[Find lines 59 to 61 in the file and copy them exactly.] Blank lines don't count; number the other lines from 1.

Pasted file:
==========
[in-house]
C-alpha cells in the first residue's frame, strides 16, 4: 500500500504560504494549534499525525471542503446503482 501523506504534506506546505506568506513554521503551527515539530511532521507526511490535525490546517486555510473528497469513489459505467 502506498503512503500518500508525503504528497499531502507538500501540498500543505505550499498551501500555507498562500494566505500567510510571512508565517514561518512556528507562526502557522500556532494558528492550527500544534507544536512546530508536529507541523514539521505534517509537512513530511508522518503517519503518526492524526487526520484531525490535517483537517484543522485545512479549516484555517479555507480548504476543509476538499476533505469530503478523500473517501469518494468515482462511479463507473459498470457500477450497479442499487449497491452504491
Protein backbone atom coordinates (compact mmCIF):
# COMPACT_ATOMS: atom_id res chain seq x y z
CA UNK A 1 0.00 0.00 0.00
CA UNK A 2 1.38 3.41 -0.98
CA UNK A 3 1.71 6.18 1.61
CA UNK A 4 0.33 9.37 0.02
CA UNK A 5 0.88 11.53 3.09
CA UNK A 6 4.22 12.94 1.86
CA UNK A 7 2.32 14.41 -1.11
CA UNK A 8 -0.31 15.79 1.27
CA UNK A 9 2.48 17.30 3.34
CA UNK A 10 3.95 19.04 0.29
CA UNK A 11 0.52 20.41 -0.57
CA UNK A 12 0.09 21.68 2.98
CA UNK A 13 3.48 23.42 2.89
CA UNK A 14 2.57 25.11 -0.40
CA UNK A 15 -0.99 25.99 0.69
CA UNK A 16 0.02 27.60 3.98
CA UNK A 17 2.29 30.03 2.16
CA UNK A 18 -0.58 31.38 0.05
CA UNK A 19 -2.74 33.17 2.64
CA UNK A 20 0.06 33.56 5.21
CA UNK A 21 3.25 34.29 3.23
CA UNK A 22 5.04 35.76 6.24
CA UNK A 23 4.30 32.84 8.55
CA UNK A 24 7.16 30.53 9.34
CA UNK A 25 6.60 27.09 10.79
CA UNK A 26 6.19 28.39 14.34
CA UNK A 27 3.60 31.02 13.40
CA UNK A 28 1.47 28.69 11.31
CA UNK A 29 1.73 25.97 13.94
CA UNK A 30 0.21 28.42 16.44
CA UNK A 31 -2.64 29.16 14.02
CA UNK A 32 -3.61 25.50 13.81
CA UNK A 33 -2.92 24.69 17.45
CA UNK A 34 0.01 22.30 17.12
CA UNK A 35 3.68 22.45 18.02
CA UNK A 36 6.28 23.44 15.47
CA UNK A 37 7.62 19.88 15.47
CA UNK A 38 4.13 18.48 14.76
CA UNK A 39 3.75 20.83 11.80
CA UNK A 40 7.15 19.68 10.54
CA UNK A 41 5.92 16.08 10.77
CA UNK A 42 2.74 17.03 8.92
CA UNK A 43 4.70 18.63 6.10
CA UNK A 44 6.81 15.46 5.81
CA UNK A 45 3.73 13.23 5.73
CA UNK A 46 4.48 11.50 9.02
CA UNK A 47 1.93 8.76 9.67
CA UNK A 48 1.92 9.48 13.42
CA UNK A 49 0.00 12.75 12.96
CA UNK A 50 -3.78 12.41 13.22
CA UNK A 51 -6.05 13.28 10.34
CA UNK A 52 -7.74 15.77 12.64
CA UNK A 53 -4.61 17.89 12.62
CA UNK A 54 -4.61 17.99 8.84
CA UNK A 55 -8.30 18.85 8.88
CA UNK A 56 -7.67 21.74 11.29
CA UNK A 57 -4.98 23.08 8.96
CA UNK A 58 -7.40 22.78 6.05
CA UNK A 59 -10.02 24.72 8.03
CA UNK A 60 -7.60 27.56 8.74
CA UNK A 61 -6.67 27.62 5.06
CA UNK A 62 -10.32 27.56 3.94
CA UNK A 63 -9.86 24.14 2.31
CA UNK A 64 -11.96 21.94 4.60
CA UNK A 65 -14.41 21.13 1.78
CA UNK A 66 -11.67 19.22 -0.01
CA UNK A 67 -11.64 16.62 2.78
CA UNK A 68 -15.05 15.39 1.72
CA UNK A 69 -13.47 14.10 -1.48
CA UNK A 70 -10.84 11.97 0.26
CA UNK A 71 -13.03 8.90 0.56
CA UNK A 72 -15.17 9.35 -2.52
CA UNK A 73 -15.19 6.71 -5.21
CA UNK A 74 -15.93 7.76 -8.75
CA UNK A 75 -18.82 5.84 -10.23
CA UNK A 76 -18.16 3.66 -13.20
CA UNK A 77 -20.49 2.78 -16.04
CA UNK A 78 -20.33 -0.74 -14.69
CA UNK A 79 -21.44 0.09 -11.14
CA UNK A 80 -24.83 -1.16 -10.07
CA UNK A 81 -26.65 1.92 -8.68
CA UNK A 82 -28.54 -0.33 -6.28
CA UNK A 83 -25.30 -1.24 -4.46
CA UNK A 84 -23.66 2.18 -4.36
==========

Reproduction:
CA UNK A 55 -8.30 18.85 8.88
CA UNK A 56 -7.67 21.74 11.29
CA UNK A 57 -4.98 23.08 8.96